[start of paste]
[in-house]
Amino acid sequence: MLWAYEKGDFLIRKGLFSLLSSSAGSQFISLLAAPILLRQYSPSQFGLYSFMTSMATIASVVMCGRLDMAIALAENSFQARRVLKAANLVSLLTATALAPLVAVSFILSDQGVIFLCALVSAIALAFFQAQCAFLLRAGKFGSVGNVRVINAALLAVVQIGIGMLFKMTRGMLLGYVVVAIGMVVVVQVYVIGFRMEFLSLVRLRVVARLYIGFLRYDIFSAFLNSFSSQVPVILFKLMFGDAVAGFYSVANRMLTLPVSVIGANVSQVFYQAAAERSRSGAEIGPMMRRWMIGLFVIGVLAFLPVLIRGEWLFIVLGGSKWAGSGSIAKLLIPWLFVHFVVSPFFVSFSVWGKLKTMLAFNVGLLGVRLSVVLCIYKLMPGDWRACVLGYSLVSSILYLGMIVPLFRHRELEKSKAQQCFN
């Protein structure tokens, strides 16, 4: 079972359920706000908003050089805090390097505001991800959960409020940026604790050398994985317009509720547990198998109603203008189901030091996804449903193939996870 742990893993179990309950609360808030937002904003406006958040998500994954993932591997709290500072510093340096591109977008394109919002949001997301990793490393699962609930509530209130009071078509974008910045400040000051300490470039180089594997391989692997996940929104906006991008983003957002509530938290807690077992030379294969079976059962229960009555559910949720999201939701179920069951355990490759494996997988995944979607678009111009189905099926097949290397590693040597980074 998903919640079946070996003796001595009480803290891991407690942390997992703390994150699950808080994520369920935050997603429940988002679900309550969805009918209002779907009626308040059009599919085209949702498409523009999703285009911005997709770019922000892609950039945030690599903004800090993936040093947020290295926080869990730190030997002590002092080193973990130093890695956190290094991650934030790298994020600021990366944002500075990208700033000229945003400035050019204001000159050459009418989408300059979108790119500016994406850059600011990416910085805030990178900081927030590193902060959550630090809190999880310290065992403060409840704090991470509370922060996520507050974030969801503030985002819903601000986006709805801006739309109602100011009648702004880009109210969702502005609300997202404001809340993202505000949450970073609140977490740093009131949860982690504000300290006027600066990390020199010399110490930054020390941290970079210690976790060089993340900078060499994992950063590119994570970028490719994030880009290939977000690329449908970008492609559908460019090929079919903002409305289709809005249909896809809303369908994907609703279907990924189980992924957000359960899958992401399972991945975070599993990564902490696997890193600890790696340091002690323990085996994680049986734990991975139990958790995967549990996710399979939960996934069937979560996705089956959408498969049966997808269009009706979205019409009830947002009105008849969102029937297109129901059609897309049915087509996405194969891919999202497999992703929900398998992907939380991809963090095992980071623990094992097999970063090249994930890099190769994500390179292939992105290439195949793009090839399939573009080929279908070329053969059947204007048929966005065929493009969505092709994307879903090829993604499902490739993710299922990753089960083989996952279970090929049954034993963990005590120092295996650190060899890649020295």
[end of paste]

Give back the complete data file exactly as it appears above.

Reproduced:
[in-house]
Amino acid sequence: MLWAYEKGDFLIRKGLFSLLSSSAGSQFISLLAAPILLRQYSPSQFGLYSFMTSMATIASVVMCGRLDMAIALAENSFQARRVLKAANLVSLLTATALAPLVAVSFILSDQGVIFLCALVSAIALAFFQAQCAFLLRAGKFGSVGNVRVINAALLAVVQIGIGMLFKMTRGMLLGYVVVAIGMVVVVQVYVIGFRMEFLSLVRLRVVARLYIGFLRYDIFSAFLNSFSSQVPVILFKLMFGDAVAGFYSVANRMLTLPVSVIGANVSQVFYQAAAERSRSGAEIGPMMRRWMIGLFVIGVLAFLPVLIRGEWLFIVLGGSKWAGSGSIAKLLIPWLFVHFVVSPFFVSFSVWGKLKTMLAFNVGLLGVRLSVVLCIYKLMPGDWRACVLGYSLVSSILYLGMIVPLFRHRELEKSKAQQCFN
């Protein structure tokens, strides 16, 4: 079972359920706000908003050089805090390097505001991800959960409020940026604790050398994985317009509720547990198998109603203008189901030091996804449903193939996870 742990893993179990309950609360808030937002904003406006958040998500994954993932591997709290500072510093340096591109977008394109919002949001997301990793490393699962609930509530209130009071078509974008910045400040000051300490470039180089594997391989692997996940929104906006991008983003957002509530938290807690077992030379294969079976059962229960009555559910949720999201939701179920069951355990490759494996997988995944979607678009111009189905099926097949290397590693040597980074 998903919640079946070996003796001595009480803290891991407690942390997992703390994150699950808080994520369920935050997603429940988002679900309550969805009918209002779907009626308040059009599919085209949702498409523009999703285009911005997709770019922000892609950039945030690599903004800090993936040093947020290295926080869990730190030997002590002092080193973990130093890695956190290094991650934030790298994020600021990366944002500075990208700033000229945003400035050019204001000159050459009418989408300059979108790119500016994406850059600011990416910085805030990178900081927030590193902060959550630090809190999880310290065992403060409840704090991470509370922060996520507050974030969801503030985002819903601000986006709805801006739309109602100011009648702004880009109210969702502005609300997202404001809340993202505000949450970073609140977490740093009131949860982690504000300290006027600066990390020199010399110490930054020390941290970079210690976790060089993340900078060499994992950063590119994570970028490719994030880009290939977000690329449908970008492609559908460019090929079919903002409305289709809005249909896809809303369908994907609703279907990924189980992924957000359960899958992401399972991945975070599993990564902490696997890193600890790696340091002690323990085996994680049986734990991975139990958790995967549990996710399979939960996934069937979560996705089956959408498969049966997808269009009706979205019409009830947002009105008849969102029937297109129901059609897309049915087509996405194969891919999202497999992703929900398998992907939380991809963090095992980071623990094992097999970063090249994930890099190769994500390179292939992105290439195949793009090839399939573009080929279908070329053969059947204007048929966005065929493009969505092709994307879903090829993604499902490739993710299922990753089960083989996952279970090929049954034993963990005590120092295996650190060899890649020295």